Exposure to Sexualized Advertisements Disrupts Children’sMath
Performance by Reducing Working Memory
Maria Giuseppina Pacilli
Published online: 30 January 2016
Springer Science+Business Media New York 2016
Abstract Despite the recommendations from the American
Psychological Association’s(APA,2007) task force on the
sexualization, no known research has shown the effects of
sexualized advertisements on children’s cognitive abilities.
The present experiments address this question with a sample
of 8–10 year-olds. Primary school children were exposed to
advertisements that portrayed sexualized vs. non-sexualized
children and then were asked to complete a math test (Study
1 and Study 2) preceded by a working memory test (Study 2).
As predicted, exposure to sexualized images of girls hampered
girls’, but not boys’, math performance (Study 1, N = 79).
Findings from Study 2 (N =102) replicated Study 1’sresults
for girls and demonstrated that sexualized ads of boys
disrupted boys’ math performance as well, thus indicating that
same-gender sexualized images are disruptive for both girls’
and boys’ cognitive performance. Moreover, the detrimental
effect of same-gender sexualized images on both girls’ and
boys’ math performance was mediated by a reduction in
working memory resources. These findings clearly demon-
strate the damaging effects of sexualized advertisements on
children’s cognitive performance and suggest the urgency of
implementing interventions aimed at combating sexualization
in early childhood, which transmits the cultural message that
having a sexy (young or adult) body is extremely important.
Keywords Body image
Sexualization of children
Working memory capacity
In Western societies, the amount of hyper-sexualized repre-
sentations of both adults and children in advertising and media
has increased tremendously over the last few decades (APA
2007; Zurbriggen and Roberts 2012). Sexualization, defined
as making or depicting someone into a thing for others’ sexual
use (APA 2007), is marked by a number of complex,
interacting factors, such as the extent of nudity and revealing
clothing and poses that are suggestive of sexual activity or
availability (Goodin et al. 2011; Hatton and Trautner 2011).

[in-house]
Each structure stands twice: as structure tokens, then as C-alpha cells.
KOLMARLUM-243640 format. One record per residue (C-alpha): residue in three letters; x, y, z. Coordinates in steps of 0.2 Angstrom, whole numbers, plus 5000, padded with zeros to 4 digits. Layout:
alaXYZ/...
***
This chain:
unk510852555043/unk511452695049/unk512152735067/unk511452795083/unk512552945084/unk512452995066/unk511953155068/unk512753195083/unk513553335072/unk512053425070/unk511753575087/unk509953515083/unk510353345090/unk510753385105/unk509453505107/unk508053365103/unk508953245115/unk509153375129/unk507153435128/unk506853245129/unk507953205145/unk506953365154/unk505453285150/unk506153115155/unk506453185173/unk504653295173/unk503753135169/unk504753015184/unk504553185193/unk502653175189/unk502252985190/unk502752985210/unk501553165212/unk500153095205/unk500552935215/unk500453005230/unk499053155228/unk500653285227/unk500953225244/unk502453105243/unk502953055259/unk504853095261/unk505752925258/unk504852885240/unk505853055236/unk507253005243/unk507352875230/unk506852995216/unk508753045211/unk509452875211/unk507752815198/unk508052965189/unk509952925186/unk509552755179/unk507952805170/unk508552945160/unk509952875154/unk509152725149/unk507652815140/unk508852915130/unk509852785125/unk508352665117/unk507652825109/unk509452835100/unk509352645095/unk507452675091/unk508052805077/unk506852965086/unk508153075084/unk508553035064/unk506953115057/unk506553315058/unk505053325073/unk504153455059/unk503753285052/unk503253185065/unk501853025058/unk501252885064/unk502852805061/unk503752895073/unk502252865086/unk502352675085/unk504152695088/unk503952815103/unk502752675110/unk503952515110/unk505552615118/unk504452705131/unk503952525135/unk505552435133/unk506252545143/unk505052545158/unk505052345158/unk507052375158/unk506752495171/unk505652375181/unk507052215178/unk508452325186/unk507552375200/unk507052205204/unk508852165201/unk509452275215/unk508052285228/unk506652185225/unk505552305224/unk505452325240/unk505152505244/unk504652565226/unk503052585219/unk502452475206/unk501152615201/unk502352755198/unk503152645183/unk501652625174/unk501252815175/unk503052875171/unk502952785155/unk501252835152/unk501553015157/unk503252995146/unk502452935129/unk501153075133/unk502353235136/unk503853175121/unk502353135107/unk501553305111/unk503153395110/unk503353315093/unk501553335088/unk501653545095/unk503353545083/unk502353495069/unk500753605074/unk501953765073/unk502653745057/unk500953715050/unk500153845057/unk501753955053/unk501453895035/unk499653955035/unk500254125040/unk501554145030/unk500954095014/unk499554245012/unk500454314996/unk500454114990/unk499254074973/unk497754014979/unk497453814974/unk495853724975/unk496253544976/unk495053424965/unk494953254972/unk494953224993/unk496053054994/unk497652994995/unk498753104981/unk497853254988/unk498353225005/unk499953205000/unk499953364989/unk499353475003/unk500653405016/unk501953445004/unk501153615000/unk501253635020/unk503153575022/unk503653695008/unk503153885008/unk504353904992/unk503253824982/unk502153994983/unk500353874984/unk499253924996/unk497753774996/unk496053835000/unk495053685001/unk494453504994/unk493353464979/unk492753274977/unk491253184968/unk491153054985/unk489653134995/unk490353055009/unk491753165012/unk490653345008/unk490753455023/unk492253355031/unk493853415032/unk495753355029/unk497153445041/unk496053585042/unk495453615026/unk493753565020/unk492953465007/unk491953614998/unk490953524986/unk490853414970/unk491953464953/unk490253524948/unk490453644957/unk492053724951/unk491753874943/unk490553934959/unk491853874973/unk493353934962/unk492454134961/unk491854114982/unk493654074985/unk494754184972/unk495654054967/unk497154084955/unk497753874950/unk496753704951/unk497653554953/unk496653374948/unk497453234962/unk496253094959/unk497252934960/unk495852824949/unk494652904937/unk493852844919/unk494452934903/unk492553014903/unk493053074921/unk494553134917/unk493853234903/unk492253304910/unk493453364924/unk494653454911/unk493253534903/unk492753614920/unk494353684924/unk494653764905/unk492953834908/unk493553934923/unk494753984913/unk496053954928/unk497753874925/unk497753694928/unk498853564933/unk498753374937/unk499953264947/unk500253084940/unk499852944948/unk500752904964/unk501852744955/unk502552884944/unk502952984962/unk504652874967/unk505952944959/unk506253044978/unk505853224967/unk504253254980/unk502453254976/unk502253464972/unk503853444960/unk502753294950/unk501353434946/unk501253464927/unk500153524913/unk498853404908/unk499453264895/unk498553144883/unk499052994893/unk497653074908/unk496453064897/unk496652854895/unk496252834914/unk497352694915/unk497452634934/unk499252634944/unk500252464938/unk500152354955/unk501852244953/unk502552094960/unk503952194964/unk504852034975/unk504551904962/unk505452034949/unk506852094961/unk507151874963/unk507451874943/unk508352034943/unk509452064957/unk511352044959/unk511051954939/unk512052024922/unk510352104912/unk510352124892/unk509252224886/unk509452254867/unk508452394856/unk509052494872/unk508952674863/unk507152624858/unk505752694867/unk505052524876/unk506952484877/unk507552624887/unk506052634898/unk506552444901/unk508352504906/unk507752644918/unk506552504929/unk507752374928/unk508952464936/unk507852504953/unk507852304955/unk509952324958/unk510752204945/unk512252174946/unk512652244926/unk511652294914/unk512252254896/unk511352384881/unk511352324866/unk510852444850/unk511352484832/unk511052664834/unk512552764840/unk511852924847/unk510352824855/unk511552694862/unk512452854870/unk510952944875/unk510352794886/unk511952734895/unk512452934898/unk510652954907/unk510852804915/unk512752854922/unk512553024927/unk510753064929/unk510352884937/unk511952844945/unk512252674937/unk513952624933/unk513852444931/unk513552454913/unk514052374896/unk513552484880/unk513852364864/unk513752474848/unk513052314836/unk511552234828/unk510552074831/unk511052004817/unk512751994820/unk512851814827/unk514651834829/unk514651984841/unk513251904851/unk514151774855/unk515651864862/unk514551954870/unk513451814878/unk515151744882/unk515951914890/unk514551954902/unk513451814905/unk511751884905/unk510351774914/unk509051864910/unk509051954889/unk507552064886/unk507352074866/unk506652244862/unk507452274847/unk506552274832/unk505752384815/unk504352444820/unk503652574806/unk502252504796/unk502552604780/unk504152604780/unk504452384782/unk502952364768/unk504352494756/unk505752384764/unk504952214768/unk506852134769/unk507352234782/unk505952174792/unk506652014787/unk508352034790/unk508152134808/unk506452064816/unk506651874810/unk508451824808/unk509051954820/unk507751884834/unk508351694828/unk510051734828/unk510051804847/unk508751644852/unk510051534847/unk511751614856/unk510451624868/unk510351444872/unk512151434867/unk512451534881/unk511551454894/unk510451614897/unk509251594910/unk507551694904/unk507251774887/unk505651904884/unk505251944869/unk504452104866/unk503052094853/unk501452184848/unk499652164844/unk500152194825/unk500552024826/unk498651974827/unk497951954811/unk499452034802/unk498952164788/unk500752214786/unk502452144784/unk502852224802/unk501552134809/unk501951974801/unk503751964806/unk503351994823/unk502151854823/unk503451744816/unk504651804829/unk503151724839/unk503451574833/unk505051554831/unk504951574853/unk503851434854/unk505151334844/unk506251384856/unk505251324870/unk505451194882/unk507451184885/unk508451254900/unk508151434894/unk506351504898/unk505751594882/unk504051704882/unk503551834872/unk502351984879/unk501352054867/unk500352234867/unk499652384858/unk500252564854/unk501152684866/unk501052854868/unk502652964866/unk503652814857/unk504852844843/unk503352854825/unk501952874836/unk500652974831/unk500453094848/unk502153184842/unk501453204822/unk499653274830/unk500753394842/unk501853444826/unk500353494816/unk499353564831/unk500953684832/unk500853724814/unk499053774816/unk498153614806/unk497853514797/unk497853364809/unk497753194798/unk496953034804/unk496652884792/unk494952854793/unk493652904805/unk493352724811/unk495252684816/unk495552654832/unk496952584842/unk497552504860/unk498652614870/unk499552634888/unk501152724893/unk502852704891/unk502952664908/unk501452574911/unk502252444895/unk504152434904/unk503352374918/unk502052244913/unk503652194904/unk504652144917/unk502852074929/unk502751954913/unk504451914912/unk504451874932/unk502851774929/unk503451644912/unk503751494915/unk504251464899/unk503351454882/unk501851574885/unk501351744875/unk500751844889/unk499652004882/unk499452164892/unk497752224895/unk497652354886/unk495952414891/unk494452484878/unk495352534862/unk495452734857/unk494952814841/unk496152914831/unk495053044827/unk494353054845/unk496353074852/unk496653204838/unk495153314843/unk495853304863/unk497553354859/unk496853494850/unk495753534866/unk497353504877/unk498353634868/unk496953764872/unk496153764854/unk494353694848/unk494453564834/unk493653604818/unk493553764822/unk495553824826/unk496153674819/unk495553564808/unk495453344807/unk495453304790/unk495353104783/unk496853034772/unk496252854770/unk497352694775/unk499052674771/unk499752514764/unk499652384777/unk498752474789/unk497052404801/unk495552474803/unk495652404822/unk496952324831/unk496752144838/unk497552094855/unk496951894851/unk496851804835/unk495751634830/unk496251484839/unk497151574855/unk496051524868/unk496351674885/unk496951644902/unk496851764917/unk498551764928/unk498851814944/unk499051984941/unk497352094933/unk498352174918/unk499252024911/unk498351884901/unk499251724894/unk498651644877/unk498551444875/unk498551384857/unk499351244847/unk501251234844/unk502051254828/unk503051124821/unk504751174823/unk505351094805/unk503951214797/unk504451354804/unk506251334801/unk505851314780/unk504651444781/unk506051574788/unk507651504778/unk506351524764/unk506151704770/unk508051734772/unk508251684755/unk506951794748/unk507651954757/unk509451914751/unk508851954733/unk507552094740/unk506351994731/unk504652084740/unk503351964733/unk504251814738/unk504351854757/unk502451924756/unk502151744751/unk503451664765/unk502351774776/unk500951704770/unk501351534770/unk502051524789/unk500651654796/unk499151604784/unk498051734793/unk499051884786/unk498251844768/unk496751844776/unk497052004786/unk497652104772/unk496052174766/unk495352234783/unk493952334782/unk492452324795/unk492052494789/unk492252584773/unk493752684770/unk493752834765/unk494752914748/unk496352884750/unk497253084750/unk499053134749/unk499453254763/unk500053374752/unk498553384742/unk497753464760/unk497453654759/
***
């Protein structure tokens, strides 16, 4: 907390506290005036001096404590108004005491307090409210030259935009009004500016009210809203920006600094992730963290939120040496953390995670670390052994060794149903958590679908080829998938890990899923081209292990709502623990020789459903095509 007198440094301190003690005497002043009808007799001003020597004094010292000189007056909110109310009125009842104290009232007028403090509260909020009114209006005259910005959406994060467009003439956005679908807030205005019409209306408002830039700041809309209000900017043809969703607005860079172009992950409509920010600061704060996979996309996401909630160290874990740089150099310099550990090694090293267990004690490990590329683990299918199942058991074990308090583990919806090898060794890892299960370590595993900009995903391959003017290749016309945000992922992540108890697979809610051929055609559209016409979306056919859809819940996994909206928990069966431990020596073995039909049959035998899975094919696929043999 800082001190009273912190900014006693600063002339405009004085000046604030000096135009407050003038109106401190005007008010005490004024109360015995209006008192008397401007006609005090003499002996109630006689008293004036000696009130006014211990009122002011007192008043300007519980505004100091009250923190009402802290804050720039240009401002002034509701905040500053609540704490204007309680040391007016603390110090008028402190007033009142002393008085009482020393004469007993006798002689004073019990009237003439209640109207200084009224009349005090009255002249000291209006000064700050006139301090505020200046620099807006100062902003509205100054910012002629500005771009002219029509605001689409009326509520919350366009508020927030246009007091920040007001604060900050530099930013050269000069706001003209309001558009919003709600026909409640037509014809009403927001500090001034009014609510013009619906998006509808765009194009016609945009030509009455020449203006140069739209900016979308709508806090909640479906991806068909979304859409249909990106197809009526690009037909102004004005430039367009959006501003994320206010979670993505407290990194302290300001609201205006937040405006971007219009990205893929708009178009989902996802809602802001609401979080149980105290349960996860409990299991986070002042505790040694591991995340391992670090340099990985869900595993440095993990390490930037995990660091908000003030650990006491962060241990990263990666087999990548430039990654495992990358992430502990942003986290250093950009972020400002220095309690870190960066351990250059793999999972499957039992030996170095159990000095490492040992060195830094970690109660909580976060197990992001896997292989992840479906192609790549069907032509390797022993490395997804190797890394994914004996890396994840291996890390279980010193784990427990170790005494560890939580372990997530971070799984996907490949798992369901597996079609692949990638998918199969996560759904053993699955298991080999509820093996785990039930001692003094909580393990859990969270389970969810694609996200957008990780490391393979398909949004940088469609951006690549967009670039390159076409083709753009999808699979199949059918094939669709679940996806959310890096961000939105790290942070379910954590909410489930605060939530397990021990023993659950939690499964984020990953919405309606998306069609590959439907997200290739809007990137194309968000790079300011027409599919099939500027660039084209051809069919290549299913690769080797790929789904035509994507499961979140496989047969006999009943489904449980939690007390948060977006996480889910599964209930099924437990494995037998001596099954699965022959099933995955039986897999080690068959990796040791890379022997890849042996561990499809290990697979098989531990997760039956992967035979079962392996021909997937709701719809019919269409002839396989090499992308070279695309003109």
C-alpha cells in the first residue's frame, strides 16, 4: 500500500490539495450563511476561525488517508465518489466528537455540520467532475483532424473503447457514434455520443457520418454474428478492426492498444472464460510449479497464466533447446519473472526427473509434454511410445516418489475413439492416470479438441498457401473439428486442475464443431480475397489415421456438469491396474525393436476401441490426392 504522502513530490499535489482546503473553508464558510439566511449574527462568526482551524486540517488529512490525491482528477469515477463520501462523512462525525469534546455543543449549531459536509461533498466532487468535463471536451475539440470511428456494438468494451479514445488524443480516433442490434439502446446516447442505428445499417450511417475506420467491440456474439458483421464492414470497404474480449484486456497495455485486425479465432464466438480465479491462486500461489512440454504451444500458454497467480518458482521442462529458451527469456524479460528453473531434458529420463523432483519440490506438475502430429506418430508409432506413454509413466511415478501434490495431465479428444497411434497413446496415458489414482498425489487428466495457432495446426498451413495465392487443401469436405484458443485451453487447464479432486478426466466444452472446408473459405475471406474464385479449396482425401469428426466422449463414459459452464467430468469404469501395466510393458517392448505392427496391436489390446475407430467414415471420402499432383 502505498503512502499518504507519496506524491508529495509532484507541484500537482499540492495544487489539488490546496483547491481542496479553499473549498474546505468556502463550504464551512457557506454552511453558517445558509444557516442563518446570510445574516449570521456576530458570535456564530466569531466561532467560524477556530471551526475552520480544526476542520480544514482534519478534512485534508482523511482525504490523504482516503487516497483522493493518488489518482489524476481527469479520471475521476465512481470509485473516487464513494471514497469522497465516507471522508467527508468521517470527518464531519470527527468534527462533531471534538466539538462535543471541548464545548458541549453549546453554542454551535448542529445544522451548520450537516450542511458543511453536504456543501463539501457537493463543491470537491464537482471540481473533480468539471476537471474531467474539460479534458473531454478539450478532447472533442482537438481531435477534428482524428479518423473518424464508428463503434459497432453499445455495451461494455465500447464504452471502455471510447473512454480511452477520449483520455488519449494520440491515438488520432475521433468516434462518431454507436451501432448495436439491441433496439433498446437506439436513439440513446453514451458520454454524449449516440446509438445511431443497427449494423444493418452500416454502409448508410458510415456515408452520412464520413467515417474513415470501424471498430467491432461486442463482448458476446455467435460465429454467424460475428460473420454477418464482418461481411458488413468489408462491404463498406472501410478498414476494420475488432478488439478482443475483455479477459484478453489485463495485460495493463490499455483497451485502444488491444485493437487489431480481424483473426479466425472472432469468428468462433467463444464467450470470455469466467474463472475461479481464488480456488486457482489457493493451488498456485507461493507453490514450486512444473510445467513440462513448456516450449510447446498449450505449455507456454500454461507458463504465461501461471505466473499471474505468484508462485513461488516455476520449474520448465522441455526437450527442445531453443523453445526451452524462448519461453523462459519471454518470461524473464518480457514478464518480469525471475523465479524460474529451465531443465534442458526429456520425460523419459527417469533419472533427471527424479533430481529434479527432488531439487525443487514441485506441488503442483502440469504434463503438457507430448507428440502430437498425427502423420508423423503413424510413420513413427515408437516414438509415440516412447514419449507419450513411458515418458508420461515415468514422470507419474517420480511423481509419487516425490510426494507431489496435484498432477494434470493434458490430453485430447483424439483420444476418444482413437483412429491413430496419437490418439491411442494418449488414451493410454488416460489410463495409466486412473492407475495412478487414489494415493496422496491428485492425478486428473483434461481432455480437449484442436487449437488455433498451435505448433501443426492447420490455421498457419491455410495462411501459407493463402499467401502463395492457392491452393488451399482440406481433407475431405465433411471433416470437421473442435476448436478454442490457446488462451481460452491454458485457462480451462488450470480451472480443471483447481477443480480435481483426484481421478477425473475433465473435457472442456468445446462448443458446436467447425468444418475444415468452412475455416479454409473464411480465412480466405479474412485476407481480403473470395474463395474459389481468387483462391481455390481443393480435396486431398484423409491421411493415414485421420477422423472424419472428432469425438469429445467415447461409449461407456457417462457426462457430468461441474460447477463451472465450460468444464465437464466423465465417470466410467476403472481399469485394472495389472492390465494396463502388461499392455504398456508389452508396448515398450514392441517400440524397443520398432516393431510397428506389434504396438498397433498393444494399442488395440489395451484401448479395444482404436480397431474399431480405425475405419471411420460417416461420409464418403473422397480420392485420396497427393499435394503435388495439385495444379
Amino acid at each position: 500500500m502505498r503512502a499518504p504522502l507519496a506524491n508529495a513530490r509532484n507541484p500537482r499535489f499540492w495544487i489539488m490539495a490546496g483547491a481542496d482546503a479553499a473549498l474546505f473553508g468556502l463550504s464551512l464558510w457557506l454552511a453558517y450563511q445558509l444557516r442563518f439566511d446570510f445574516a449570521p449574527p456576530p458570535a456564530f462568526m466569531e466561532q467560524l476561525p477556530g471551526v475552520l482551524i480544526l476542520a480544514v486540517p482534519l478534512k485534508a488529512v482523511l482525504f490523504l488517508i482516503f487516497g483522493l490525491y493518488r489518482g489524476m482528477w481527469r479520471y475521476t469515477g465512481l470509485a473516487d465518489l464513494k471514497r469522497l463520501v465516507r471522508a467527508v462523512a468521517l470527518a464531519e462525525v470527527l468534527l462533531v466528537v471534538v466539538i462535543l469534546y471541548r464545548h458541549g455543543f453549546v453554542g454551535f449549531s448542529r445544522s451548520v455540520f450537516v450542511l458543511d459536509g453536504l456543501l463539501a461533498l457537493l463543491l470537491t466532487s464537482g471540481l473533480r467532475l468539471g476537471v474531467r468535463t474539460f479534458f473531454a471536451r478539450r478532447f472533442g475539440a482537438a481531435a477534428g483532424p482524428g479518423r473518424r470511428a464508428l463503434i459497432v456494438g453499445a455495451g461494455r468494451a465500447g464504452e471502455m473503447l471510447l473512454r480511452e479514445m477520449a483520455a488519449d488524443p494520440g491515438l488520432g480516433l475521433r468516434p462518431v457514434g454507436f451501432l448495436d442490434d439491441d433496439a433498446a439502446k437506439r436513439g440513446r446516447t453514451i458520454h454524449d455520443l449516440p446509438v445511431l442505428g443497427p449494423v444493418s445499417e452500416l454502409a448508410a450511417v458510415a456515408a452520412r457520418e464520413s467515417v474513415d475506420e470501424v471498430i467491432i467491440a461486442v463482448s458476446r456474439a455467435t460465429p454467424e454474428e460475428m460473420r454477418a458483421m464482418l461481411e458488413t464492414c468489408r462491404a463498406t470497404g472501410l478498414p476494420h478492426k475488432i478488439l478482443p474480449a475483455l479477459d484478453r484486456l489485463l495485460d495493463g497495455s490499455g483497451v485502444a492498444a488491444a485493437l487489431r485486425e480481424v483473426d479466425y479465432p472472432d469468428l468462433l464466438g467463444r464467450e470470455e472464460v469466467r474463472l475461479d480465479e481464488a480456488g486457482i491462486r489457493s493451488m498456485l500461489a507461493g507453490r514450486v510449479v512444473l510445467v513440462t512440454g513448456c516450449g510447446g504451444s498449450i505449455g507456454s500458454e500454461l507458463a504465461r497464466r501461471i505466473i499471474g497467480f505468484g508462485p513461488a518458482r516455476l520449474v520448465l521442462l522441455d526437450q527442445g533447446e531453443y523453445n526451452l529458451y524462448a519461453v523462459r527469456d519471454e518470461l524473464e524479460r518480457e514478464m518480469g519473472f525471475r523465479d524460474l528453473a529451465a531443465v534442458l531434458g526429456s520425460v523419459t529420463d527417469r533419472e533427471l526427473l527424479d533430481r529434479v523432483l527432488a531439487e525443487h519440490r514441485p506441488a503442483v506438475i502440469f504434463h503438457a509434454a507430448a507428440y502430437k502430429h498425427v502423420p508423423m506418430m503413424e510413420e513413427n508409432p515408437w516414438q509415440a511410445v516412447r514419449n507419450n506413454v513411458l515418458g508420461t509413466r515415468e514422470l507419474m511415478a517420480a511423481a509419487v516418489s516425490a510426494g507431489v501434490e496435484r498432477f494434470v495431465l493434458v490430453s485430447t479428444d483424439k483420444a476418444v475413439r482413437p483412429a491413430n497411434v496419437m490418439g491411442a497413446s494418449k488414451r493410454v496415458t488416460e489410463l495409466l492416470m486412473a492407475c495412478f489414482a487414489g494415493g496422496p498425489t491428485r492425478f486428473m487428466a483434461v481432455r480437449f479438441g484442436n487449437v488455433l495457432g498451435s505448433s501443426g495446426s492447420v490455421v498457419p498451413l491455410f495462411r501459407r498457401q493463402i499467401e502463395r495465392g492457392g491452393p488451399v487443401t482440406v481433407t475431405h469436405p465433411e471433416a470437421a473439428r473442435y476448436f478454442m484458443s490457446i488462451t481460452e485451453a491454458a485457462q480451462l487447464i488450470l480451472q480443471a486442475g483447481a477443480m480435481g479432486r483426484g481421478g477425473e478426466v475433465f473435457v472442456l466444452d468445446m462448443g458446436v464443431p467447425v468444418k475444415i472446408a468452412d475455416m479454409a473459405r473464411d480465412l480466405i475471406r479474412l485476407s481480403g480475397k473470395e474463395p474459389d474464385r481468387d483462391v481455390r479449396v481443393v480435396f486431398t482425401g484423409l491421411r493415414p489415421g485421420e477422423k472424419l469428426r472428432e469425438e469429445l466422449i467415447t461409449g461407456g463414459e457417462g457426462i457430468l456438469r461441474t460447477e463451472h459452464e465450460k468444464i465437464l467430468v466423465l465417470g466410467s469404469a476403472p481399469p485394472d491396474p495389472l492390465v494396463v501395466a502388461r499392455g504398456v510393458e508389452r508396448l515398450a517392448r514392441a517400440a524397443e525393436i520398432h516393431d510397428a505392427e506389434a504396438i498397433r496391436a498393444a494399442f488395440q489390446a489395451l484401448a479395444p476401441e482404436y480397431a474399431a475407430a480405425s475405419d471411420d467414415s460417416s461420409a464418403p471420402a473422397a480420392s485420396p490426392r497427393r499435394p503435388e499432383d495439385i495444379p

In their content analysis of two U.S. magazines targeting teen-
agers (and increasingly read by preteens), Graff et al. (2013)
showed that girls’ sexualized representation (e.g., wearing
sexy dresses, high-heeled shoes, adult makeup and jewelry)
has increased up to fifteen fold in the last 30 years.
Widespread sexualization characterizes not only how media
depict girls, but also the market for female clothing sold in
popular stores, which increasingly offers sexualized items
from push-up bras to high-heeled shoes for pre-teens
(Goodin et al. 2011).
In Italy, the country where the present research was con-
ducted, some authors have denounced the increasing
sexualization of women (Zanardo 2010) and children (Giomi
2013) in the national media. For instance, Guastini et al.
2014) pointed out that in 2013, about 81 % of young women
(compared to the 30.61 % of young men) pictured in almost
20.000 Italian advertisements were portrayed as sexually
available characters and more generally as sexual objects.
Furthermore, it is noteworthy that Italy is the country where
the Winx Club cartoon, a cartoon targeting and popular with
children, was conceived and realized, obtaining a huge
* Maria Giuseppina Pacilli
Department of Scienze Politiche, University of Perugia, 06123via
elce di sotto, Perugia, Italy
Department of Psychology, University of Bologna, Bologna, Italy
Department of General Psychology, University of Padova,
Sex Roles (2016) 74:389–398